Many of our clients think they need to get a 30 year conventional loan because they cannot run the risk of getting an ARM. The truth is that each client must carefully evaluate their loan options because in most cases, the 30 year loan is not the best option for them. In other cases, there are some excellent options with the security of 30 year fixed loans, but with a 10 year interest-only option, where you are only paying interest for the first 10 years.
If you are going to live in your next home for the next 30 years, then it’s very possible a 30 year conventional loan is the best option for you, because eventually you will pay the loan off and own the home completely. However, if you are going to live in your next home for, say, 7 or 10 years, what you must know is that even with a conventional 30 year mortgage, you are paying mostly interest anyway (see the graph below).
In this case, you should strongly consider an interest-only loan. Your monthly payment will be lower and you will be able to afford a larger house. By affording a larger home, it is possible, even likely, that you will end up with more equity in your home when you are ready to sell. But even more importantly, when you pay principle plus interest, you are basically putting money into your house that you'll just be taking out later when you sell the house. You're treating your house like a piggy bank. For many buyers, the emotional security of paying down their mortgage makes this worth doing, and that's fine. We just want to make sure you realize that your mortgage is likely the cheapest money you can borrow. You may want to consider paying interest only so you can take your hard-earned cash and put the difference in another investment that will return more than the interest rate you're paying on your loan.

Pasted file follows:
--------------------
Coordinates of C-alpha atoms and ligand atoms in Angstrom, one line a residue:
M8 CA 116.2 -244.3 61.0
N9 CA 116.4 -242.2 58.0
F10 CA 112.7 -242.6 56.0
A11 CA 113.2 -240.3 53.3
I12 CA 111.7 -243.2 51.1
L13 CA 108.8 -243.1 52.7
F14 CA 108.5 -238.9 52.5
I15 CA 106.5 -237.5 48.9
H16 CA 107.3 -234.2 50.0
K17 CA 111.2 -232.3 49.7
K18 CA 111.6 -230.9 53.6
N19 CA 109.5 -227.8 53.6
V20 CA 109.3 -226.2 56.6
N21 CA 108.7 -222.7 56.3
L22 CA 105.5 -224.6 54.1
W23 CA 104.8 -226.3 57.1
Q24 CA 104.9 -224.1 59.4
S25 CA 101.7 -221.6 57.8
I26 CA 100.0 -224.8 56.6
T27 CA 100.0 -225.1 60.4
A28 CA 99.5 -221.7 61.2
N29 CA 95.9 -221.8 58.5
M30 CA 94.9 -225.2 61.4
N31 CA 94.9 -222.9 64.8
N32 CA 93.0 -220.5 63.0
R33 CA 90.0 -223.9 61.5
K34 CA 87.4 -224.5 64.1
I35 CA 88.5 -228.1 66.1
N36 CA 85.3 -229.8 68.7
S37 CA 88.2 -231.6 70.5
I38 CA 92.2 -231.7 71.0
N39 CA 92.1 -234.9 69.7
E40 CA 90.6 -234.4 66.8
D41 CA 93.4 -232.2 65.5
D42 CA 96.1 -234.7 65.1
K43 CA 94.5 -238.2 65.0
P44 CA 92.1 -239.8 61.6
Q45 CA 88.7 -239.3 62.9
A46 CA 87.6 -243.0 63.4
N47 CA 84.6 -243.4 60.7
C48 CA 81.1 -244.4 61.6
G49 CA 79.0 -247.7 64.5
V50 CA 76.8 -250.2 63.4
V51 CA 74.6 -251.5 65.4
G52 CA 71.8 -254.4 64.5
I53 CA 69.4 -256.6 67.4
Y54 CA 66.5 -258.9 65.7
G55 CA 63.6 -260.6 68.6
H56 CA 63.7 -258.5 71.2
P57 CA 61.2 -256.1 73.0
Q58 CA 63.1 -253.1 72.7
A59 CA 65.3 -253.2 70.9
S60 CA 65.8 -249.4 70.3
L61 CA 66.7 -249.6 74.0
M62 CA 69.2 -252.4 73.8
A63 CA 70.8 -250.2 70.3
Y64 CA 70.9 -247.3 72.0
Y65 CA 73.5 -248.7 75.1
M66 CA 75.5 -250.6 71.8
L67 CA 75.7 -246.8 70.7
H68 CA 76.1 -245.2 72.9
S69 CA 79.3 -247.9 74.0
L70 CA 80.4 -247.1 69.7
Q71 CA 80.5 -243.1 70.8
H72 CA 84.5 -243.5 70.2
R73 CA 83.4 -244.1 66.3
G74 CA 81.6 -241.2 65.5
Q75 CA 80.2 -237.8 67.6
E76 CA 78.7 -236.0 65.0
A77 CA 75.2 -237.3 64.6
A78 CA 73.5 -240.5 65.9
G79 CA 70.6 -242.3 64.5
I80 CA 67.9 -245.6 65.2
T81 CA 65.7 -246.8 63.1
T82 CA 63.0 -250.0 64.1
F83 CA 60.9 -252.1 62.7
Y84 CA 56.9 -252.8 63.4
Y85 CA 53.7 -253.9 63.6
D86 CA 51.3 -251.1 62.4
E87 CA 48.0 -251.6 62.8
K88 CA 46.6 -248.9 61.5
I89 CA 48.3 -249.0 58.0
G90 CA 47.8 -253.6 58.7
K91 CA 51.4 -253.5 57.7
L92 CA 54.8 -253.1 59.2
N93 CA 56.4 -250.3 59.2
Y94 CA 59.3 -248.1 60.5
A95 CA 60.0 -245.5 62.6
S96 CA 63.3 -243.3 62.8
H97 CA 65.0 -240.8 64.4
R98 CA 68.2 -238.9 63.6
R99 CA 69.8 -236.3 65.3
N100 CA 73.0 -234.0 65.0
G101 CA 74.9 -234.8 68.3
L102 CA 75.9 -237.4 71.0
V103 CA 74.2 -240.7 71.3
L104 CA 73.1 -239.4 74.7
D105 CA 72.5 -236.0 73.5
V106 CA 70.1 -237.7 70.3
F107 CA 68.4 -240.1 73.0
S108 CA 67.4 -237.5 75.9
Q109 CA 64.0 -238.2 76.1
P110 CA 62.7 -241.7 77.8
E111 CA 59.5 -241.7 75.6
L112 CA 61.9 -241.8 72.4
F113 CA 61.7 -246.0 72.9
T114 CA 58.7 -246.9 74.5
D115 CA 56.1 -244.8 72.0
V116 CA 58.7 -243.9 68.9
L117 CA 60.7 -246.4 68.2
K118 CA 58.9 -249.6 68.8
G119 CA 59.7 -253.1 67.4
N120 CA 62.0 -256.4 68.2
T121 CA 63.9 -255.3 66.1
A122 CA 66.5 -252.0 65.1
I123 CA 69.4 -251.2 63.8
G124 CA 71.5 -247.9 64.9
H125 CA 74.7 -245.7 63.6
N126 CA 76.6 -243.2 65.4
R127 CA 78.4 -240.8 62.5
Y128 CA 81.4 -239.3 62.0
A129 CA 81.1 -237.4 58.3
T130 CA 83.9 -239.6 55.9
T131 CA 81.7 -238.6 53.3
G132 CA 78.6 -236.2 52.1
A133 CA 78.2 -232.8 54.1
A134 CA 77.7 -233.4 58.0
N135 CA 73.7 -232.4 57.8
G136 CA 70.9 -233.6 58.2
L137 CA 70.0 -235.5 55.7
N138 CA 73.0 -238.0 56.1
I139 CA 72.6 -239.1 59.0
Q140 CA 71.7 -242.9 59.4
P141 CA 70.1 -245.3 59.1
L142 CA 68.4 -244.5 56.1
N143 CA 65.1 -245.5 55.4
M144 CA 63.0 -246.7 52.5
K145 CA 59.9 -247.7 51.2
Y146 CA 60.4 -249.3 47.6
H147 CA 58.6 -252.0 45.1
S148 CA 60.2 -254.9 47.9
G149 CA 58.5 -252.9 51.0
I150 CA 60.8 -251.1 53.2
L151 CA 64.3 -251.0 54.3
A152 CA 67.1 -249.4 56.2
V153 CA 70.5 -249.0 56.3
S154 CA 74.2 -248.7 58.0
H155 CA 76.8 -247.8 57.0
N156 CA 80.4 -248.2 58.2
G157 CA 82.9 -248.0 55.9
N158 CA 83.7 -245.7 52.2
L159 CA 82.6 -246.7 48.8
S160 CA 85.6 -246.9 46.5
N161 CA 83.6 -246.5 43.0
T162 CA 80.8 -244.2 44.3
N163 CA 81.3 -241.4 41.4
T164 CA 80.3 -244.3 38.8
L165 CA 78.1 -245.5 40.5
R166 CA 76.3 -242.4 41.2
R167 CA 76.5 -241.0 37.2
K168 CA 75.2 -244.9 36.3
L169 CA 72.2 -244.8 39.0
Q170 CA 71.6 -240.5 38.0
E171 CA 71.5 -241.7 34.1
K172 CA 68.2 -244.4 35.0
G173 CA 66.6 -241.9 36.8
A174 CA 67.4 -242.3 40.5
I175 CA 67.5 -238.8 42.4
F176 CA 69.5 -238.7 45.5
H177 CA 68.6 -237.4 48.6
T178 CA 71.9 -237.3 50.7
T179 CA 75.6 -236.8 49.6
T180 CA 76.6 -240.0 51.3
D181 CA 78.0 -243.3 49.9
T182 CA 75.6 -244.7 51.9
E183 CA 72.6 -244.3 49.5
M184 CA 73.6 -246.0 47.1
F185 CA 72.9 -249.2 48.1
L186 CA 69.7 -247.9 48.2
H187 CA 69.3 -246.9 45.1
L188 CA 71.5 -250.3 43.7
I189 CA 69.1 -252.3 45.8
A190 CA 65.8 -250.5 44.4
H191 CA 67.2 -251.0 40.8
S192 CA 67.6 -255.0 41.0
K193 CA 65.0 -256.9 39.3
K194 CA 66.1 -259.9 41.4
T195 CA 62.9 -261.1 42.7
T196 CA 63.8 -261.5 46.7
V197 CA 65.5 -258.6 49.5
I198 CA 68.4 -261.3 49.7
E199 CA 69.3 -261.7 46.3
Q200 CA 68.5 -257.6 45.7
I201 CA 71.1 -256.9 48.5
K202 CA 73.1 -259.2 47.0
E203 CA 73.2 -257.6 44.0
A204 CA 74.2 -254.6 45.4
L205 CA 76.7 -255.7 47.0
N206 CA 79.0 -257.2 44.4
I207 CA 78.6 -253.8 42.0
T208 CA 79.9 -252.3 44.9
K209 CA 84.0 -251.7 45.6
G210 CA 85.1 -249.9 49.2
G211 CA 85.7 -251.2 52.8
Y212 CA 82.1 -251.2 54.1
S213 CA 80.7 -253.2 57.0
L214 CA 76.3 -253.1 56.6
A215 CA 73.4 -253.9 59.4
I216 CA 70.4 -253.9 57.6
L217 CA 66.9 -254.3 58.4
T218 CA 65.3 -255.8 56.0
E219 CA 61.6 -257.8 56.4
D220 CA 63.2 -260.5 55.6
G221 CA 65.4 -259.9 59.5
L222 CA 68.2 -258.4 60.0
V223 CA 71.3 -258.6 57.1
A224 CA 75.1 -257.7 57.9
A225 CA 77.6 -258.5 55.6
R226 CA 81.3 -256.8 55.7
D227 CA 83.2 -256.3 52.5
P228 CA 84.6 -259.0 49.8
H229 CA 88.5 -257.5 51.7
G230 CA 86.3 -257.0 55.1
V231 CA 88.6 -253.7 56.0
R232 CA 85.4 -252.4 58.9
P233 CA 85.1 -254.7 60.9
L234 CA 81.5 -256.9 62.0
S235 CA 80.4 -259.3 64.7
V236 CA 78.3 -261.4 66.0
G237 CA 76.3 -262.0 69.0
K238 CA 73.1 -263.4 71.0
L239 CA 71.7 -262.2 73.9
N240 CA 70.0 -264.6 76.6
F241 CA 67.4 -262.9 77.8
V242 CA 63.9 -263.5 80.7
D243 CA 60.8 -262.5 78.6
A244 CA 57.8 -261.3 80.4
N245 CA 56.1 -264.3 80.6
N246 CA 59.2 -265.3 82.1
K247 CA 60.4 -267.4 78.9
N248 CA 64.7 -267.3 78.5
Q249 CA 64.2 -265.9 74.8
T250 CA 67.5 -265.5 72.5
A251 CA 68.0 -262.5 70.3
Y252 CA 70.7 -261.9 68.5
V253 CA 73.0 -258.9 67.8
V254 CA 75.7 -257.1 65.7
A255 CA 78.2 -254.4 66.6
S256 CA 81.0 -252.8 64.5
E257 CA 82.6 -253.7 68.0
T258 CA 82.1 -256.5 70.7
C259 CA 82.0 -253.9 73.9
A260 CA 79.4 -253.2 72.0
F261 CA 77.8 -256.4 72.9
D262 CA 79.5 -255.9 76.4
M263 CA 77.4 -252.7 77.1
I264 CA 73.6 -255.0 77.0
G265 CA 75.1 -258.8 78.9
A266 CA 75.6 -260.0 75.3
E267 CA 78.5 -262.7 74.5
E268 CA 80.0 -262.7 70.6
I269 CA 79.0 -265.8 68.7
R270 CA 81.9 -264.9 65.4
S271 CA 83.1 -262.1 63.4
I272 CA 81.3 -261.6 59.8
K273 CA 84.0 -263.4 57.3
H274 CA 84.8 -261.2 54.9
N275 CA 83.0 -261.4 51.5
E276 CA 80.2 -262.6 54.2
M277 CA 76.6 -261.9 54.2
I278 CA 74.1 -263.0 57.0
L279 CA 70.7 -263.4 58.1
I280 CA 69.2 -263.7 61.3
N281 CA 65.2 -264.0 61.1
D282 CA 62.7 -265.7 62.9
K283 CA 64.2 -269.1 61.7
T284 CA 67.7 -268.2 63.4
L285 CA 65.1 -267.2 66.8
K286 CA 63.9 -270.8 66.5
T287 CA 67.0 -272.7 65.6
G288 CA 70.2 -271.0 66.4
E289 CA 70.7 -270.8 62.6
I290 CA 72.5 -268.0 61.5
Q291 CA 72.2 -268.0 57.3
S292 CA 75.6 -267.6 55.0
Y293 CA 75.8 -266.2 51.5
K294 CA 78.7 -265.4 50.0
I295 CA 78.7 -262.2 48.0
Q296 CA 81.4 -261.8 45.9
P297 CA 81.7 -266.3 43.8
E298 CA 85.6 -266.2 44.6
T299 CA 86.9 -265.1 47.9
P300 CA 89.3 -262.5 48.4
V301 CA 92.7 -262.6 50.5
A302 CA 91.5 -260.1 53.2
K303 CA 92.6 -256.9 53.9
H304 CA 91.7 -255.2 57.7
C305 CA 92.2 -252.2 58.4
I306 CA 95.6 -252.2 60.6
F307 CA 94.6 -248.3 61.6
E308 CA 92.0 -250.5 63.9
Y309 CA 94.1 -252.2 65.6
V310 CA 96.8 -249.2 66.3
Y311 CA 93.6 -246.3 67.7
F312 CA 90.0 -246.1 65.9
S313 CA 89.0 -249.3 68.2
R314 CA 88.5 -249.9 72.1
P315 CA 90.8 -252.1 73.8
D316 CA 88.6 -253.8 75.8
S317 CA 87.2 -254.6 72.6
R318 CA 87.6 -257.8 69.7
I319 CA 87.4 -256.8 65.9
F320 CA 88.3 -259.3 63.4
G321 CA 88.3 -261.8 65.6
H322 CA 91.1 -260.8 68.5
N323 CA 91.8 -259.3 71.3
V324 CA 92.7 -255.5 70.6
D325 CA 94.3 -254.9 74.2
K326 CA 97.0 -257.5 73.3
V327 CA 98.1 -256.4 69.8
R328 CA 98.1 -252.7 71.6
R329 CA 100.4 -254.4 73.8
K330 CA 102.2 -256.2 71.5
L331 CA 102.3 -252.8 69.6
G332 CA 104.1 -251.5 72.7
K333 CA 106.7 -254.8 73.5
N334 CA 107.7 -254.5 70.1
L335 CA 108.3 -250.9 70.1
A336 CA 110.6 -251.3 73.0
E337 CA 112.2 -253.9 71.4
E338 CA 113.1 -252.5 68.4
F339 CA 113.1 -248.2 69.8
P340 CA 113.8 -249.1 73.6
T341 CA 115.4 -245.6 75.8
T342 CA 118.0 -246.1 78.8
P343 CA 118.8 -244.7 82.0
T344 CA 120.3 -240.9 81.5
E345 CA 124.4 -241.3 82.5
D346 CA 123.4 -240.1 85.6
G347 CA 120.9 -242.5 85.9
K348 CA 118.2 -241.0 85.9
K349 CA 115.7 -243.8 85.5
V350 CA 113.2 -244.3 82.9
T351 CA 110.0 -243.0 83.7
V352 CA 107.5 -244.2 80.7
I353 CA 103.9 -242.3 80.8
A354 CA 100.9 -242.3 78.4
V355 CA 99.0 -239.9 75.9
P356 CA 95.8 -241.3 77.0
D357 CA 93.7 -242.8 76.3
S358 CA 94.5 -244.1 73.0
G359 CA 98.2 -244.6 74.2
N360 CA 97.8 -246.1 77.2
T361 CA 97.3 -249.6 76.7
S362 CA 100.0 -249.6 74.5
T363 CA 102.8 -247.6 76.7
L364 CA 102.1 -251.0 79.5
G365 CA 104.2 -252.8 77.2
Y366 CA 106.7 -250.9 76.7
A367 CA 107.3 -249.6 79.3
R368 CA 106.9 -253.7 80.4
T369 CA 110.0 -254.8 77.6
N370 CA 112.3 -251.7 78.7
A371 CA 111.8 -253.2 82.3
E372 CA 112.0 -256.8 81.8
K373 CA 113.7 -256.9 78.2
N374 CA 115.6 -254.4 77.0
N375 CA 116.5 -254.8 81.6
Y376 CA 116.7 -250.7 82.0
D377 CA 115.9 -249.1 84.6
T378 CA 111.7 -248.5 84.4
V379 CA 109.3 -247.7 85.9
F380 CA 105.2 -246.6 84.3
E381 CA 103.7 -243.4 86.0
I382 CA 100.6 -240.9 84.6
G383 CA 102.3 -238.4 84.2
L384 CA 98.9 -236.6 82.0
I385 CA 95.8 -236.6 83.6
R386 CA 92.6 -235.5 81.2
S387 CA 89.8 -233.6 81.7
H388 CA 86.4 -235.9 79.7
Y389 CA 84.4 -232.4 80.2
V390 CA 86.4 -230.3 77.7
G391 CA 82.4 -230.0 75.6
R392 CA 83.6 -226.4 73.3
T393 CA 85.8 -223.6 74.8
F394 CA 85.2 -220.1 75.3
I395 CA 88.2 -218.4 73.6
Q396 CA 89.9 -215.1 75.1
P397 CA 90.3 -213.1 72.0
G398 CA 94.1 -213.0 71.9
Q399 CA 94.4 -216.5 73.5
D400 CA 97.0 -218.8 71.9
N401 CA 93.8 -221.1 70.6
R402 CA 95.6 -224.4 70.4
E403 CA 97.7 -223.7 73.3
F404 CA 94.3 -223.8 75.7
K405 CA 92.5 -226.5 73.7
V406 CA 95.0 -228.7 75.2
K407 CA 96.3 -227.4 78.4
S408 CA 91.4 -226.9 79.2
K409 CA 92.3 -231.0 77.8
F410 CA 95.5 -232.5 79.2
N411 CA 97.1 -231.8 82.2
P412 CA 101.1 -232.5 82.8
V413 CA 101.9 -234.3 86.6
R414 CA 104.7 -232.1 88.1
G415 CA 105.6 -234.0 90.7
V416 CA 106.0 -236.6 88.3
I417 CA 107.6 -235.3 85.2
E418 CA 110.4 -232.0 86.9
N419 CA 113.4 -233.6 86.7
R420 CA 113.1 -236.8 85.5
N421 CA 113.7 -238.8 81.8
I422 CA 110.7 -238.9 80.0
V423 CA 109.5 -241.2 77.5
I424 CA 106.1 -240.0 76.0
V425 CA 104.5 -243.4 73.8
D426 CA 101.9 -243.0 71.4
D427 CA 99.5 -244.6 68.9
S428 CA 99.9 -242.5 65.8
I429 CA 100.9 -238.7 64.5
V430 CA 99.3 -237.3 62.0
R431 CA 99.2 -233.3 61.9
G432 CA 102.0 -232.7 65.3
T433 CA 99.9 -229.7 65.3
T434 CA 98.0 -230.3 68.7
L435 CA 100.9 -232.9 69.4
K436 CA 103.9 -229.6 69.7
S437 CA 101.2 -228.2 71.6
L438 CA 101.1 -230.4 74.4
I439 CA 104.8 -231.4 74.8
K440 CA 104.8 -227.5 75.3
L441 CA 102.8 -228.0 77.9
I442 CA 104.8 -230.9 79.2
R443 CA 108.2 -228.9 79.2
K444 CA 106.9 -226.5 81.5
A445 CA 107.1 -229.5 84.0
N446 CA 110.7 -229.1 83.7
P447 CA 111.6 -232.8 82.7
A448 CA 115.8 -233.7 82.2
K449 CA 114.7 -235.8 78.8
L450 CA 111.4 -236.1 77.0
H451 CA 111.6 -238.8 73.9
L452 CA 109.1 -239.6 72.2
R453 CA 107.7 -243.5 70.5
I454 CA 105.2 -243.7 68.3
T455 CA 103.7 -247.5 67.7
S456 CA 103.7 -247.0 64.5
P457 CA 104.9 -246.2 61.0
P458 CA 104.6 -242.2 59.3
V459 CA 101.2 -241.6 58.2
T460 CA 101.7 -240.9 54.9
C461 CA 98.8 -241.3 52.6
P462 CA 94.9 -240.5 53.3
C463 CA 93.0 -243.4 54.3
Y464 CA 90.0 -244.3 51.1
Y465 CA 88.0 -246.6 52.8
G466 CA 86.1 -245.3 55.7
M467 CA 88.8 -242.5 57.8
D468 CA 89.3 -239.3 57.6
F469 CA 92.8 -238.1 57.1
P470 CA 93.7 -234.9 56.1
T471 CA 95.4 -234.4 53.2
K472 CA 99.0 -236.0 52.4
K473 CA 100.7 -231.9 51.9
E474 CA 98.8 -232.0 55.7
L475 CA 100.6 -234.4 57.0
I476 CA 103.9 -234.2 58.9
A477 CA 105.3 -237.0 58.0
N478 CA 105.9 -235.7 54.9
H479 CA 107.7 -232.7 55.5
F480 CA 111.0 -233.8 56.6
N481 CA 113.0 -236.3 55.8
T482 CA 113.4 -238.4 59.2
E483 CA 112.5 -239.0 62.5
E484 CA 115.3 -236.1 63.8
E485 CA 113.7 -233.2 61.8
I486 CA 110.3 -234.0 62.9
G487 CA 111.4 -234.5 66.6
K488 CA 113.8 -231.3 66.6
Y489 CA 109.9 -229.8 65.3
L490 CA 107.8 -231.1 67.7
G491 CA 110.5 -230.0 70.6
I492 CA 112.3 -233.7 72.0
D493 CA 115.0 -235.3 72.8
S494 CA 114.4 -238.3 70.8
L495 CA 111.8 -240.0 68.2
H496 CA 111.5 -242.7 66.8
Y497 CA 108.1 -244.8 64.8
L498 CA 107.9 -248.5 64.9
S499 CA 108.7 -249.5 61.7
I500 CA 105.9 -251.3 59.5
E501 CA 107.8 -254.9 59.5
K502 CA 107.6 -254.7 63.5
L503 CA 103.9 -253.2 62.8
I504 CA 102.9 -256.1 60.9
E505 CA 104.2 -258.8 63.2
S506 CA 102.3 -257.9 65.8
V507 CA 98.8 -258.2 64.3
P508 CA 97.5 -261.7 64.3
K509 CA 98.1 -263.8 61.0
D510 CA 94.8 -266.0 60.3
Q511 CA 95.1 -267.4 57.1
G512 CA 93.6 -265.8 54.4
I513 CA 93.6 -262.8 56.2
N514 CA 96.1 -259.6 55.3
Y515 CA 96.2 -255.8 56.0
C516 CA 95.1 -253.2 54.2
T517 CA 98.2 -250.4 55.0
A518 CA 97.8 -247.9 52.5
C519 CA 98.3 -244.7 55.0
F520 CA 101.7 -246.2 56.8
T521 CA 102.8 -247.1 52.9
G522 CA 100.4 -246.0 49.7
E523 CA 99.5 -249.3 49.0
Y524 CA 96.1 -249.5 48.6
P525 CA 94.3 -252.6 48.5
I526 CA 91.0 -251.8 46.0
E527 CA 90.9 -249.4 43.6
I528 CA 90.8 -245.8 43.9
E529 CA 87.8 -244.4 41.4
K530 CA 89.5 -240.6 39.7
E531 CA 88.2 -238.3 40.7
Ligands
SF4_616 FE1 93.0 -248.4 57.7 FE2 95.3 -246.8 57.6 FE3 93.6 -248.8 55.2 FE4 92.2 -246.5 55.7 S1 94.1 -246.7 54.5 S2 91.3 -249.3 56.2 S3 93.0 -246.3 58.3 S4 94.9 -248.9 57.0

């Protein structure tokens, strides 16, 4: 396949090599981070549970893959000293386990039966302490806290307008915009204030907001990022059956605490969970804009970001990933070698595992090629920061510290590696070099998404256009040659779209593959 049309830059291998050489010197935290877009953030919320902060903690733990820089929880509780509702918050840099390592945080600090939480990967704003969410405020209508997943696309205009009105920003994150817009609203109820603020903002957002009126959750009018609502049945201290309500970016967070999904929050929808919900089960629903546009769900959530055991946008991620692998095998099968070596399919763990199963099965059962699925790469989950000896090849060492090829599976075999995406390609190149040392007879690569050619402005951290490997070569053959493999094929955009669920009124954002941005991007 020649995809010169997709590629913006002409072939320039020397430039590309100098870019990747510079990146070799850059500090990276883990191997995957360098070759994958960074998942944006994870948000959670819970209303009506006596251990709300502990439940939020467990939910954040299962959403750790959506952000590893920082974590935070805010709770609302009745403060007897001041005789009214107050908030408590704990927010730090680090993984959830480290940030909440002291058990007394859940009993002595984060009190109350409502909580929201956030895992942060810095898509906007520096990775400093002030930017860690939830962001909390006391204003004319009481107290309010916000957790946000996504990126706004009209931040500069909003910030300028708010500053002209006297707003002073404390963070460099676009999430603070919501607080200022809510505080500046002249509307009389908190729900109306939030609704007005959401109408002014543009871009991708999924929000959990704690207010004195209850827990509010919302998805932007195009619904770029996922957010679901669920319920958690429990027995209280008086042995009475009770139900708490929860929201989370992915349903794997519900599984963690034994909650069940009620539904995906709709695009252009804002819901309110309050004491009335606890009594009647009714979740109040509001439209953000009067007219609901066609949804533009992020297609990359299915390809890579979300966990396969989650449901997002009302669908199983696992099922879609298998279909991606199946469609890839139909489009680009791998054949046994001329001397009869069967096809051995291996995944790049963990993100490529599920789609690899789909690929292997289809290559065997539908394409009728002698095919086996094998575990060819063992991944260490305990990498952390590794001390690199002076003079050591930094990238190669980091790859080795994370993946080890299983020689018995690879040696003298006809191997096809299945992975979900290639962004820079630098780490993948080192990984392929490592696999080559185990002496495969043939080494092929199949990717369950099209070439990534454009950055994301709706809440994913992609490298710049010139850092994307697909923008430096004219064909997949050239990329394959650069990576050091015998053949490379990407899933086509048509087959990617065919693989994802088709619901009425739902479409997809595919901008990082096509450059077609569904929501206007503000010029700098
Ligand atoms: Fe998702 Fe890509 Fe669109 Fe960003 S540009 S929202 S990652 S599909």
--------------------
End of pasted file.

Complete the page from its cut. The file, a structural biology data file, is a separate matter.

A sample transaction: Joe vs. Jane:Jane can afford $2,400 per month. She gets a 30 year conventional loan and buys a home for $400,000, and owns the home for seven years. At the end of 7 years, the home she purchased is worth $562,840. Her remaining principal balance is 360,134.28, meaning she has a total gain of $202,705.72. However, in those 7 years she’s paid $29,554.44 in monthly payments, meaning her net gain is $173,151.28.
Joe can also afford $2,400 per month. He gets a 5/1 interest-only ARM, and is able to afford a $590,000 home. He owns the home for seven years. At the end of 7 years, the home he purchased is worth $830,189.25. His remaining principal balance is $590,000, meaning he has a total gain of $240,189.25. However, in those 7 years he’s paid $38,349.96 in monthly payments, meaning his net gain is $201,839.29.
In this example, Joe has made $28,688.01 more than Jane while paying less every month.
Note: These numbers are based on a 5% yearly gain in home value. The average gain nationwide is 7% annually, meaning the difference would be even greater. However, these numbers are forward-looking projections and are in no way guaranteed. Please consult a ?nancial advisor to analyze these ?gures in more detail.